Moving to a smaller house may feel like a sacrifice. However, it may be the best choice for the moment. And the operative phrase is “for the moment.” So, given that the family has decided to move, here are some strategies to help you cope with not just moving, which is already stressful by itself, but moving to a smaller house.
Prioritise And Streamline
A bigger house might accommodate a lot of extras but moving to a smaller house allows the family to really prioritise what matters to them. Do they really need spare sets of crockery? Can they make do with just one refrigerator? This process might be the most heartbreaking one because the family has gotten used to the things that surround them. Here are a few things, in order of priority, that the family can do to streamline and declutter:
- Get the floor space and measurement of the new place to estimate what type of furniture and appliances will fit.
- Make a list of what can fit in the new place, based on the specifications. Anything outside of what can actually fit should fall into the category of things to be streamlined.
- Sell whatever can be sold. If the family is concerned about saving money, they might as well make some money while they are in the process of moving. They can hold a garage sale or have an online auction.
- Whatever cannot be sold should be donated or given away. The local church or the family’s favourite charity will surely appreciate donations. Whatever the family also considers treasures can actually be given away as heirlooms to other relatives. This might even apply to the family pet. Children may baulk at parting with their beloved dog but parents should explain that the new place cannot accommodate a pet and that they will find a loving home where their pet can stay.
- Lastly, the things that can and should be thrown away.
Shelves, Shelves and Shelves
Given the smaller space, the family needs to prepare a lot of creative storage solutions. One way is to have a lot of shelves. Shelves save a lot of room by using up all the space against a wall or door. The family just needs to keep a step ladder handy so that items on the top shelves are accessible. This is also one easy way of keeping things away from toddlers to avoid mishaps.
Another way of creating storage space is to ensure that some furniture doubles up as storage space: beds, side tables, benches, refrigerator tops.
Proper Space Assignments And Labeling
One way a family can move in a stress-free manner is by already knowing in advance what things go where in the new place.
1. Rooms or room assignments must already be chosen for family members. So that each child can contribute, they can be assigned to be responsible for packing their own things.
2. For easy identification, labelling should be on all sides of the packing boxes. This way, even if the boxes are stacked, the contents are easily identifiable.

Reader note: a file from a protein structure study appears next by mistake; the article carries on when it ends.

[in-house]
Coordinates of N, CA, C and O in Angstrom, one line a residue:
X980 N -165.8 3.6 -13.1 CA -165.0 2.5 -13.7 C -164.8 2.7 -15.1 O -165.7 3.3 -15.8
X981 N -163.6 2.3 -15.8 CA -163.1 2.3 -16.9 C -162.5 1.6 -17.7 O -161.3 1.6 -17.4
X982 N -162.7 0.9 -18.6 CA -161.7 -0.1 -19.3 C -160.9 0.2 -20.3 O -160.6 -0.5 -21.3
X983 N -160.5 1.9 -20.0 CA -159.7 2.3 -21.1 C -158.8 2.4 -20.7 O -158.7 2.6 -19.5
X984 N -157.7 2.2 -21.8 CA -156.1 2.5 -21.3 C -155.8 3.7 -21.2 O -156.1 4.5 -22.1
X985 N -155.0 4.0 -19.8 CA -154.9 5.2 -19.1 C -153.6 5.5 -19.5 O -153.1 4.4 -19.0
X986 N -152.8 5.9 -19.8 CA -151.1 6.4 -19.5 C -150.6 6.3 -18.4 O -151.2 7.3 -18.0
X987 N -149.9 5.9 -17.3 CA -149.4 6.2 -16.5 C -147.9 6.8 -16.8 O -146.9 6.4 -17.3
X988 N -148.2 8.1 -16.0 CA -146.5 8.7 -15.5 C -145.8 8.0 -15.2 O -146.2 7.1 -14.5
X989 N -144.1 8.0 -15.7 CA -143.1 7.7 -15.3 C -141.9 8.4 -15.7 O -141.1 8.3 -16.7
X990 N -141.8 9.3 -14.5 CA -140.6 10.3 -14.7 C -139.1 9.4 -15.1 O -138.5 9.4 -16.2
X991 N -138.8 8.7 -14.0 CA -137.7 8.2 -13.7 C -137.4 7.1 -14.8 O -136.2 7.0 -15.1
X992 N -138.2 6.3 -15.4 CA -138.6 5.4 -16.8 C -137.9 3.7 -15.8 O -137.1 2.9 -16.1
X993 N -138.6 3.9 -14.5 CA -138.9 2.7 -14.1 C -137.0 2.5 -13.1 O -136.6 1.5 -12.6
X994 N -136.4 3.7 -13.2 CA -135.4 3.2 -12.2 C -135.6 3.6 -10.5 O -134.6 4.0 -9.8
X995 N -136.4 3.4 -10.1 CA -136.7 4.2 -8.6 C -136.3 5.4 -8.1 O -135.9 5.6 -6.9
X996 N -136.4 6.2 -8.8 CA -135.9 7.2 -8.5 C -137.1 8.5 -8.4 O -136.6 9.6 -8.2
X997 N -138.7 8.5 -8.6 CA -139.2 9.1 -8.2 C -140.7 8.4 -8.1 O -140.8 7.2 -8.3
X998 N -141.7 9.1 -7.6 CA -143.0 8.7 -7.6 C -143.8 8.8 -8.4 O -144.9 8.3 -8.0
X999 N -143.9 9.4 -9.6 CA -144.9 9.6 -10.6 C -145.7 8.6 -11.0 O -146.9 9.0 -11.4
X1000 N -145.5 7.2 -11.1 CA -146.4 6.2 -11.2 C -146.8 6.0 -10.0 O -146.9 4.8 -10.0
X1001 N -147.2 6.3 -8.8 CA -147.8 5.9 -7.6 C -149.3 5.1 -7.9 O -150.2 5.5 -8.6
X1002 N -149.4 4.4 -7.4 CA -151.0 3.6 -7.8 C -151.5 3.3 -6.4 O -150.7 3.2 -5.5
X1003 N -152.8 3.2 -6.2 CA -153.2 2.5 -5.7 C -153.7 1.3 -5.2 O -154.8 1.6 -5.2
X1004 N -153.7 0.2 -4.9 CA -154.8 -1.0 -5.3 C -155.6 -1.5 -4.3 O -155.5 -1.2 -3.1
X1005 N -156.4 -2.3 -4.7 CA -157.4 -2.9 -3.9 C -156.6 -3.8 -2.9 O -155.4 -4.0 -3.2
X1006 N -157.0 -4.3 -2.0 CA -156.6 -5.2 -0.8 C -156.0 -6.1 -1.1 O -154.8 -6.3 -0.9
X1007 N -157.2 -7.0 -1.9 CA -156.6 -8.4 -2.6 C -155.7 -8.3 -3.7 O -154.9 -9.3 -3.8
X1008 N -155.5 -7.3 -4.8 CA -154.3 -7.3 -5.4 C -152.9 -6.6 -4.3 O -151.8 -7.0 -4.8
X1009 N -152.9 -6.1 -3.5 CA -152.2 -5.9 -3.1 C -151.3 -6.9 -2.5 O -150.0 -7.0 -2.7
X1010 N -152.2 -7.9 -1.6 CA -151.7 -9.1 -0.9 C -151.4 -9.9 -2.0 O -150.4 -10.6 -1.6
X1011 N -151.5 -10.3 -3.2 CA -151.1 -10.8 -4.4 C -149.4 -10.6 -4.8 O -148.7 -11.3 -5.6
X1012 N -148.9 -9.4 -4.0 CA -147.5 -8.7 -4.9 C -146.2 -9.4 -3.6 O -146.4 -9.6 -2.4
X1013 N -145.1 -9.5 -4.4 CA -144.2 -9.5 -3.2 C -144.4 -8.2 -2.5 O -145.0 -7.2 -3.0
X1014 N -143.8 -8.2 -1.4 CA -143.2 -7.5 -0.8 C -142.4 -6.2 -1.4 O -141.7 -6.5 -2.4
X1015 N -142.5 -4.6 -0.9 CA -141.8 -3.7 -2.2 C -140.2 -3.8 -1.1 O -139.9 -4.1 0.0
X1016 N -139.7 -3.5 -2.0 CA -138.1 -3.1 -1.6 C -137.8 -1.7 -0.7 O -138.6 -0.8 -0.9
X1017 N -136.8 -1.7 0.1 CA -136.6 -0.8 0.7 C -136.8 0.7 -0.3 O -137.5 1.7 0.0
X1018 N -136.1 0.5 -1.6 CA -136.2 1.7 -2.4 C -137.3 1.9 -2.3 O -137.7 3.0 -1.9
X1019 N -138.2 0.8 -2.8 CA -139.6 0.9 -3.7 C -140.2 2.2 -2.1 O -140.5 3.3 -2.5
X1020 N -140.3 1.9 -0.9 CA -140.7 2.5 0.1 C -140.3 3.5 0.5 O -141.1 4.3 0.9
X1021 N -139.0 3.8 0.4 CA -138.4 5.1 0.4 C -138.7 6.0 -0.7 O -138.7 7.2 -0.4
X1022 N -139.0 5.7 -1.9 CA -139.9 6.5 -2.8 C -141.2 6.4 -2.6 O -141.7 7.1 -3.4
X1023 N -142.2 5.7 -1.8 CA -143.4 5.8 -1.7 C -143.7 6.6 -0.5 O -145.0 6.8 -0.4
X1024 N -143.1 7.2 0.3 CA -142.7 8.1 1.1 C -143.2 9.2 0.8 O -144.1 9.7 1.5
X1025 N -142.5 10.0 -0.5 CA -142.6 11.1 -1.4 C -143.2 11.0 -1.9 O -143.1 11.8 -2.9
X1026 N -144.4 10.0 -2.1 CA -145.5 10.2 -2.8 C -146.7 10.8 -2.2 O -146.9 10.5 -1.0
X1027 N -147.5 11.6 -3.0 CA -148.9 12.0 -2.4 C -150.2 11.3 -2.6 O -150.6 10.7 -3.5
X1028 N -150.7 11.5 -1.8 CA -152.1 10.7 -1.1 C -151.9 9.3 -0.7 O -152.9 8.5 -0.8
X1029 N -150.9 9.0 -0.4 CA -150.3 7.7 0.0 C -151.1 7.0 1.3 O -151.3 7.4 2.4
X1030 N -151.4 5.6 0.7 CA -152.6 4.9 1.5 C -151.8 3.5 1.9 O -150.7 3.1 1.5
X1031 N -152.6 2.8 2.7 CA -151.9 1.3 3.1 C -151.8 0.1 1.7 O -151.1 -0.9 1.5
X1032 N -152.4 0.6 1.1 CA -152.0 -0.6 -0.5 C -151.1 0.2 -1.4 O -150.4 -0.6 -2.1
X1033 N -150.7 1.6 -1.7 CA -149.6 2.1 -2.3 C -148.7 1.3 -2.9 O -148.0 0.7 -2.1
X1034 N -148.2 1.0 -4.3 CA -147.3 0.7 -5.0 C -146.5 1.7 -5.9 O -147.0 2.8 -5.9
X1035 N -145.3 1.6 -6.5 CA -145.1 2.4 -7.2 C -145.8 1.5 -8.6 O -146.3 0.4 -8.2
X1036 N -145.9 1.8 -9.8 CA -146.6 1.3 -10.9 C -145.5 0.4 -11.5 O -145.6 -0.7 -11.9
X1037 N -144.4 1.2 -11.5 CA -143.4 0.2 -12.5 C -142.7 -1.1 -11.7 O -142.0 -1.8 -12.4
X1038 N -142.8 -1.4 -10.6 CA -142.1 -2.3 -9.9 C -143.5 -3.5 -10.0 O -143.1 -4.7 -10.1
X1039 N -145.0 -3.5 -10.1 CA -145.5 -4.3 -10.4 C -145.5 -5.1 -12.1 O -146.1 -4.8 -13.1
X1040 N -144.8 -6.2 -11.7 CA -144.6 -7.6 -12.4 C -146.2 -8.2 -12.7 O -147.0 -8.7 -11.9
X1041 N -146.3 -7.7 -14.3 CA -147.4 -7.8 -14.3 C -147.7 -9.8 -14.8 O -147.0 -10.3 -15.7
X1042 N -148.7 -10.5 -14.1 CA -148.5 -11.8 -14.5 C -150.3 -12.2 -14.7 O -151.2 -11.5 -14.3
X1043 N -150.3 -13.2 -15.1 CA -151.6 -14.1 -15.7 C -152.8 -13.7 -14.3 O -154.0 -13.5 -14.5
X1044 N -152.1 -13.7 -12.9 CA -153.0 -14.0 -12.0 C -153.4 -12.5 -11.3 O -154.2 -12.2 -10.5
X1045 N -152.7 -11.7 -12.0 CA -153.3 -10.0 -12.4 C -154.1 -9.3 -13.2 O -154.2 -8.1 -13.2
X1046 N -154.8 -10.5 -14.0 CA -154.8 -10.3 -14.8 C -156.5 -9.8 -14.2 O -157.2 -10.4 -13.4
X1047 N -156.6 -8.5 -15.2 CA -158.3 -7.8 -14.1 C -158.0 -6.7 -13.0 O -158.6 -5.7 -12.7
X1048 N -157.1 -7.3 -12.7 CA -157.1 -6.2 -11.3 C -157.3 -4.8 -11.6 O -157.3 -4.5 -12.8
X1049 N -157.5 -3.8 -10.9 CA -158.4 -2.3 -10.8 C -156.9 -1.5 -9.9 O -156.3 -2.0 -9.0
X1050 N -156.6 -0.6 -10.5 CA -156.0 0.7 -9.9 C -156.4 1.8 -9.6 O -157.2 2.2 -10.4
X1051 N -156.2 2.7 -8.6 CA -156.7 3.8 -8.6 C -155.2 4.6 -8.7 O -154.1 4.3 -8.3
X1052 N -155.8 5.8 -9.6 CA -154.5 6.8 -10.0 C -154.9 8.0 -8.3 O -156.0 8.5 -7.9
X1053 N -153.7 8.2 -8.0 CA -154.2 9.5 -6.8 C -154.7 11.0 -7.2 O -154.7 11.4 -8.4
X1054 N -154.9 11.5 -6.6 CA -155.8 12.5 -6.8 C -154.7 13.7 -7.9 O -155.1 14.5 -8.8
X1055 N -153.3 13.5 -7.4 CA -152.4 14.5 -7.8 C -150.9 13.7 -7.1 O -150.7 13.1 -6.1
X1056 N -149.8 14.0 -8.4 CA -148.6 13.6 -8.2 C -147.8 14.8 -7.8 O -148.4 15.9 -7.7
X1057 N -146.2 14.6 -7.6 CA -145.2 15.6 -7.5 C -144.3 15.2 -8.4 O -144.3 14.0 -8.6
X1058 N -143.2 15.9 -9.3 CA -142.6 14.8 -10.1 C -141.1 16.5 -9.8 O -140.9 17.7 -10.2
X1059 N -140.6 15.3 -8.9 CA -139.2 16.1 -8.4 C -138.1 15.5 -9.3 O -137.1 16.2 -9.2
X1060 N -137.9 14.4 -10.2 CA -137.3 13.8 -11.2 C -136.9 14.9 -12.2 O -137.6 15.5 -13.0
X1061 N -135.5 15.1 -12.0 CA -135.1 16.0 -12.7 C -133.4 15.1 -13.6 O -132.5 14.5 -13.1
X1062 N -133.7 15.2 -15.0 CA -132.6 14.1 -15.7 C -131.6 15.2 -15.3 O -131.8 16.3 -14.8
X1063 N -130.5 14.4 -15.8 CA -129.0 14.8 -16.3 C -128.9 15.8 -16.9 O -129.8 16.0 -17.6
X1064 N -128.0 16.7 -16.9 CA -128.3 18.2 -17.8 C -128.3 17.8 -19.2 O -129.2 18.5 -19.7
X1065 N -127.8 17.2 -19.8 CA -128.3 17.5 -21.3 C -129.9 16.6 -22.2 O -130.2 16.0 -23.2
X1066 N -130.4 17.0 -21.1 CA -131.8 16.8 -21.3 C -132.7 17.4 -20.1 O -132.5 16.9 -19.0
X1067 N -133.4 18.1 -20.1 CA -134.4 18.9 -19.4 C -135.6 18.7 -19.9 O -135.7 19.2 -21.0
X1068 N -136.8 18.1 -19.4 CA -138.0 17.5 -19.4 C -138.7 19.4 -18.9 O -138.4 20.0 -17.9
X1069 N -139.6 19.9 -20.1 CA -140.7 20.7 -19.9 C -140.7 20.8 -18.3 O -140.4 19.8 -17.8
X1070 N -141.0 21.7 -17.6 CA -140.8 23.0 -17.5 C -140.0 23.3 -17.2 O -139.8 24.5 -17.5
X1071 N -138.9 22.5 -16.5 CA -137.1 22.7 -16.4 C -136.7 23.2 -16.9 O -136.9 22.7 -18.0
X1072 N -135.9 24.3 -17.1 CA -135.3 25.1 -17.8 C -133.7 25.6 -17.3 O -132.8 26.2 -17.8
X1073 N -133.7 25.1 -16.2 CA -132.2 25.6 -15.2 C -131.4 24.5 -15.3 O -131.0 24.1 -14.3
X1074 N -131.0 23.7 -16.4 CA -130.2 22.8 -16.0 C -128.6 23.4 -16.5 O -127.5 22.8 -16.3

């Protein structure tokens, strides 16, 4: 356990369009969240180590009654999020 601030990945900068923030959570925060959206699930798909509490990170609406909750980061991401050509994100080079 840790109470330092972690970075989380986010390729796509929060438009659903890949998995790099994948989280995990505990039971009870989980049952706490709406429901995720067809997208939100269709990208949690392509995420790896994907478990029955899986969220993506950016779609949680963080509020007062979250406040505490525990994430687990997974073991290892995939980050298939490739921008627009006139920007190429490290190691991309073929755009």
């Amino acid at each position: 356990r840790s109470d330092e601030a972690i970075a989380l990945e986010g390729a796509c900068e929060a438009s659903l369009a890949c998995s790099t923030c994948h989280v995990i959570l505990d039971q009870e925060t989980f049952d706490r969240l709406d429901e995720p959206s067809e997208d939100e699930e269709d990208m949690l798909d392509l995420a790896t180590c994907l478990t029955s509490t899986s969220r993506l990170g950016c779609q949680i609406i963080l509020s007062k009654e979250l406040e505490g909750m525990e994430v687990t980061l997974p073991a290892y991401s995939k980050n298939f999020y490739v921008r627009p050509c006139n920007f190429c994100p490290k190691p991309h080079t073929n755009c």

3. Family members can even have their own “codes” for labelling like “Jane’s dresser table contents and books.” This is one way for family members to adjust to the new space. They get to transition from the old place and re-imagine where things go in the new place.
Packing A Suitcase For Transition Living
Boxes won’t be unpacked right away. To save the family the trouble of stressing out over not having things unpacked. Each family member must have a transitional suitcase. This suitcase must contain a week’s worth of clothes, bed linen, favourite toys and toiletries. As soon as the family arrives in the new home, they aren’t immediately pressured to unpack everything. They can prioritise and clean up and not have to worry about what to wear and what soap and toothbrush to use.
What To Unpack First
Given that the family has moved to a smaller house, they need to unpack only the essentials first as they navigate around all the boxes. Some recommendations, in order of priority:
- Kitchen stuff and snacks. No one will want to work and unpack on an empty stomach. So, it would really be helpful to make sure that the refrigerator, kettle and stove are one of the first appliances up and running upon arriving at the new place.
- Beds or sleeping cots. Everyone will be tired and cranky on the first day of the move. Family members need to have a place to rest. Parents should remember to make sure that each person in the family has packed away some bed linen in their transitional suitcase.
While moving to a smaller house might be a stressful and sad time for the family, it is also the perfect opportunity for them to prioritise what’s important to them: having each other and having a roof over their heads. To work out the logistics of moving to a smaller place, a family just needs to remember to prioritise and streamline, have some creative storage space, properly configure and label boxes, pack a transitional suitcase and know what to unpack first.